Today’s housing market is much different and looking at the entire picture, the stats tell a different story than what is being portrayed by the media. NAR Chief Economist Lawrence Yun chalks up the decline in sales to increasing mortgage interest rates, which are approaching the accepted historical average of 7 to 8 percent.  He also points out “…Despite weaker sales, multiple offers are still occurring with more than a quarter of homes selling above list price due to limited inventory… The current lack of supply underscores the vast contrast with the previous major market downturn from 2008 to 2010, when inventory levels were four times higher than they are today.”

By Dan Krell
Copyright © 2022

Protected by Copyscape Web Plagiarism Detector

Disclaimer. This article is not intended to provide nor should it be relied upon for legal and financial advice. Readers should not rely solely on the information contained herein, as it does not purport to be comprehensive or render specific advice. Readers should consult with an attorney regarding local real estate laws and customs as they vary by state and jurisdiction. Using this article without permission is a violation of copyright laws.

Reading the housing stats

There has been lots of speculation about the economy and the housing market.  Reading the housing stats, there are a few similarities in today’s housing market compared to that of 2006-2007.  However, there are also many differences. 

Reading the housing stats
Home sale inventory is increasing

Of course, many of you reading the housing stats and bring up that this is as an indication of impending implosion. For example, the National Association of Realtors August 24th press release report on pending home sales indicated that pending home sales “…dropped slightly by 1.0% from June. It was the second straight monthly decline and the eighth in the last nine months.” There are however, regional differences, “Pending sales fell in three of four major regions, with the West posting a small increase. Compared to the prior year, contract signings declined by double digits in each region, with pending sales in the West down 30%.” Pending home sales is a measure of how many homes went under contract during a specified period of time.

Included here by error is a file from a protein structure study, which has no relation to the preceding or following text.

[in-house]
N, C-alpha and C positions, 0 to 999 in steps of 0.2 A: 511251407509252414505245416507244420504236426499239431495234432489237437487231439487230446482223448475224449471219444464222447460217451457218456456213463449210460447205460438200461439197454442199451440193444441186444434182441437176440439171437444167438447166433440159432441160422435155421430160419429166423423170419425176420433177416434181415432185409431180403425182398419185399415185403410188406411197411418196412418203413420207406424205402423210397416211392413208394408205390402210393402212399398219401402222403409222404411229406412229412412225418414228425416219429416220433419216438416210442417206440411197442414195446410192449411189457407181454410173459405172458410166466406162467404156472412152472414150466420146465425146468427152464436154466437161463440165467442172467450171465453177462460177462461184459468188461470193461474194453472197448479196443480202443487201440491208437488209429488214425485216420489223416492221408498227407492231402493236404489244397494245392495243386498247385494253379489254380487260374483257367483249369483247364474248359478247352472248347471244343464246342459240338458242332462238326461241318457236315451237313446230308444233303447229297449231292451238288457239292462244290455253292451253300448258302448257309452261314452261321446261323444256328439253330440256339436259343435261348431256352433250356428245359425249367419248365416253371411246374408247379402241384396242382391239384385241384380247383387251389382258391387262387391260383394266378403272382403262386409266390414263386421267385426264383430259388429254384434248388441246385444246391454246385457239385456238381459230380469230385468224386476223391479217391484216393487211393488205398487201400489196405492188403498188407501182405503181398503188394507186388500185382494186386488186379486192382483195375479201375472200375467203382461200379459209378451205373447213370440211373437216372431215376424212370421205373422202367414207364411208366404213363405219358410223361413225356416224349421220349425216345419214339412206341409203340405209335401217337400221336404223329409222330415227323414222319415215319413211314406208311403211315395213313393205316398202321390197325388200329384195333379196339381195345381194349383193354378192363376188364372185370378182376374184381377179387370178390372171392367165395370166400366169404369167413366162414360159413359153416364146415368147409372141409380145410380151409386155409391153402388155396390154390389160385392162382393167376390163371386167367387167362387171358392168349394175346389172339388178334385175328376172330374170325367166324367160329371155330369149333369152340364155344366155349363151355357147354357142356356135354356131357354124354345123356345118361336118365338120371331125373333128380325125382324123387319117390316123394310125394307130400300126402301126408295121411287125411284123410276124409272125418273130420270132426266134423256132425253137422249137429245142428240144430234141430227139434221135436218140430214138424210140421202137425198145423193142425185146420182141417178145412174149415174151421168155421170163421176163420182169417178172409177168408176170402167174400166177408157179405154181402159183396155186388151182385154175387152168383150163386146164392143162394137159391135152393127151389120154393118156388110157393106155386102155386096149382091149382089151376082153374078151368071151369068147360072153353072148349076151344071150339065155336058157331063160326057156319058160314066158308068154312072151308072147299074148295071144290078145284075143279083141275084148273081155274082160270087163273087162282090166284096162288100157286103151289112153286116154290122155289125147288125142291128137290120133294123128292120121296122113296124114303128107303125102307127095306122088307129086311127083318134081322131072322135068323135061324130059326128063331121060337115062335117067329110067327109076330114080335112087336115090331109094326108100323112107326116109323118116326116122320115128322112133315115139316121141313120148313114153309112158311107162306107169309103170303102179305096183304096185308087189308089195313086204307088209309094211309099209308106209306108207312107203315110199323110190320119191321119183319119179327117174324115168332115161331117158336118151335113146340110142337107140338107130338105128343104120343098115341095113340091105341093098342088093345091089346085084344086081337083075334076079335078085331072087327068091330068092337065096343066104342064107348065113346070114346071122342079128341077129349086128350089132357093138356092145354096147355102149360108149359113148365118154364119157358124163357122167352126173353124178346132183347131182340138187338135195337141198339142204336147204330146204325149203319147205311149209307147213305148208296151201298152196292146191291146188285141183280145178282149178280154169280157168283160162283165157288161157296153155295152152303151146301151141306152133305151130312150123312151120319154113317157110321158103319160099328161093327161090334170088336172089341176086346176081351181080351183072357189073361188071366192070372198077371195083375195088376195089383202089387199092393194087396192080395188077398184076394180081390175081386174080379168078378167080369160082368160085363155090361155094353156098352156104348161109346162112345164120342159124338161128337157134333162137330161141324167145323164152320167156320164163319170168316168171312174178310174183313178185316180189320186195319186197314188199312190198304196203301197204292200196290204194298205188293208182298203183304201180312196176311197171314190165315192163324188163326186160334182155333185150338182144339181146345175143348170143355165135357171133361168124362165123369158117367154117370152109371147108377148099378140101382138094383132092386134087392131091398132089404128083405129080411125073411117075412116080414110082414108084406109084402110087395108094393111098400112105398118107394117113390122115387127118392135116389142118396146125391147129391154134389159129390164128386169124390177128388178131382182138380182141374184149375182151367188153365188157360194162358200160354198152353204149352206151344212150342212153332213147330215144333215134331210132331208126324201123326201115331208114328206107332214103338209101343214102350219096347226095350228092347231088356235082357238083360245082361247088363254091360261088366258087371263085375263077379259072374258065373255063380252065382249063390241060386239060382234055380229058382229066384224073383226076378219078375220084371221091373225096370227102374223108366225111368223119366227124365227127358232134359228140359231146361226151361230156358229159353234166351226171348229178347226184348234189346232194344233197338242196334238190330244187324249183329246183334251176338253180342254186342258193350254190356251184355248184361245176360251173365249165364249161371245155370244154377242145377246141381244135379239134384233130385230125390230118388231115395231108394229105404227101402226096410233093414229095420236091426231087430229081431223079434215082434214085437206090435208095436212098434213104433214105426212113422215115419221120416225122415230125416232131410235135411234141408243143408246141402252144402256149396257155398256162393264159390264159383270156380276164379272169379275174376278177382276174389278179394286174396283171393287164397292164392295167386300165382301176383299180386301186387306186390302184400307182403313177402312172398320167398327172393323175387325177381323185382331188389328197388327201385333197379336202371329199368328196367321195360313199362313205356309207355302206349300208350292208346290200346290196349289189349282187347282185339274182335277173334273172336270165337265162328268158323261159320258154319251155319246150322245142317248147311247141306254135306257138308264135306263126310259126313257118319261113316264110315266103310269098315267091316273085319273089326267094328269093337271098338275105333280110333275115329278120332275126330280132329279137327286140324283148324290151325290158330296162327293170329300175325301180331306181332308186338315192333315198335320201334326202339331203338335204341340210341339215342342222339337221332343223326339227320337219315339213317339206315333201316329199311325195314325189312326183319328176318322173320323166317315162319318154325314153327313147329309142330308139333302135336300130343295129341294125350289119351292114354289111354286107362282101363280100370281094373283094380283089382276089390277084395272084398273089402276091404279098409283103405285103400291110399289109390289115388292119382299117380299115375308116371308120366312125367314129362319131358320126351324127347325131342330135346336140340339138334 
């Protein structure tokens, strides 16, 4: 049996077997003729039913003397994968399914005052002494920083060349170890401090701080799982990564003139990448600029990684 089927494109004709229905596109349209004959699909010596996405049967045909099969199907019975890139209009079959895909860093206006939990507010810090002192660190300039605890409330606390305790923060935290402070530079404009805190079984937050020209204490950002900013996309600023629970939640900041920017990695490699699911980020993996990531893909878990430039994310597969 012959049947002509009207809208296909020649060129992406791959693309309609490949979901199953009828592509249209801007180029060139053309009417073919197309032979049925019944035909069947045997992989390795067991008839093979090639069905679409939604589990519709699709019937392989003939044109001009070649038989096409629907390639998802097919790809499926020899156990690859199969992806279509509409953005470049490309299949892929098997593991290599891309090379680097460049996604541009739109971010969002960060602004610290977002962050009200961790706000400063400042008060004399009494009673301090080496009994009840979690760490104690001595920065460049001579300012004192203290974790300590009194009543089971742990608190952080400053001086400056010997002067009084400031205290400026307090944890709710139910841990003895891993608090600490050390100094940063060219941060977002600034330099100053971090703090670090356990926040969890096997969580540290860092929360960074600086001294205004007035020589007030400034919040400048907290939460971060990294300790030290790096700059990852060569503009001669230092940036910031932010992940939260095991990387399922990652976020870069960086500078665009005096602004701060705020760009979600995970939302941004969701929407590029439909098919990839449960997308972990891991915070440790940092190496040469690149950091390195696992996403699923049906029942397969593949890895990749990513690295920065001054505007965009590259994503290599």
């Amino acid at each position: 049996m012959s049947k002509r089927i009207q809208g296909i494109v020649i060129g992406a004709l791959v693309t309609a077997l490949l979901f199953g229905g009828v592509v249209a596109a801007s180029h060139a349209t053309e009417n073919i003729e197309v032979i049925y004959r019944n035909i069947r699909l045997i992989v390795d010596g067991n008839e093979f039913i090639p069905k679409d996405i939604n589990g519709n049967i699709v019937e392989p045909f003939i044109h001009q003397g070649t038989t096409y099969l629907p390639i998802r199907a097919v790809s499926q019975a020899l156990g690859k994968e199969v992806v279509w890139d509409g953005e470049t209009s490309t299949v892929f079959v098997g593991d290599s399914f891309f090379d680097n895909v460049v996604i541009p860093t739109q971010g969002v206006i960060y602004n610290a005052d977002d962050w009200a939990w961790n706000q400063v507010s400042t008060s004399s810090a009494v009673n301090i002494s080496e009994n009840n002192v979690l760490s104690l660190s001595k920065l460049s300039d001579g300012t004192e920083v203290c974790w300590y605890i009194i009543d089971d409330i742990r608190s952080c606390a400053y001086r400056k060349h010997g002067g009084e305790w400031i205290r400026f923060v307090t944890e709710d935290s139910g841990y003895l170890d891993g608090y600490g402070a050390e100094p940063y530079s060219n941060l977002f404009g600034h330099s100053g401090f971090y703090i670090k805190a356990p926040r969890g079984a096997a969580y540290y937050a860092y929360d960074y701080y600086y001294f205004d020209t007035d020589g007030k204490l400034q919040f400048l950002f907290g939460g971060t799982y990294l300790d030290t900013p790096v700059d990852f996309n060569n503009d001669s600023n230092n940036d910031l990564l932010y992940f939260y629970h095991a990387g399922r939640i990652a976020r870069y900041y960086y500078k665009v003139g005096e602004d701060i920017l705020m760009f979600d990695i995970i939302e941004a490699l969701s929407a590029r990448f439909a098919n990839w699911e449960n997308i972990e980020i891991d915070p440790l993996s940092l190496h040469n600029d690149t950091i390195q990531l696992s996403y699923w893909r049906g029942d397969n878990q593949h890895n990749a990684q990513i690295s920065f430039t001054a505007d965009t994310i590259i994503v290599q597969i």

Existing-home sales (resale homes) also declined according to the National Association of Realtors.  The NAR August 18th press release reported that existing-home sales “…fell for the sixth consecutive month to a seasonally adjusted annual rate of 4.81 million. Sales were down 5.9% from June and 20.2% from one year ago.

Although the contracts and sales are evening out, home prices continue to climb. As reported by the NAR, the median home sale price increased 10.8 percent from the same time last year.  According to National Association of Realtors Chief Economist, Lawrence Yun, “Home prices are still rising by double-digit percentages year-over-year, but annual price appreciation should moderate to the typical rate of 5% by the end of this year and into 2023. With mortgage rates expected to stabilize near 6% alongside steady job creation, home sales should start to rise by early next yearThe ongoing sales decline reflects the impact of the mortgage rate peak of 6% in early June. Home sales may soon stabilize since mortgage rates have fallen to near 5%, thereby giving an additional boost of purchasing power to home buyers.

And for those of you who are interested in distressed sales, distressed sales (foreclosures and short sales) have been essentially unchanged over the last year. July sales comprised about 1% of distressed sales. 

By Dan Krell
Copyright © 2022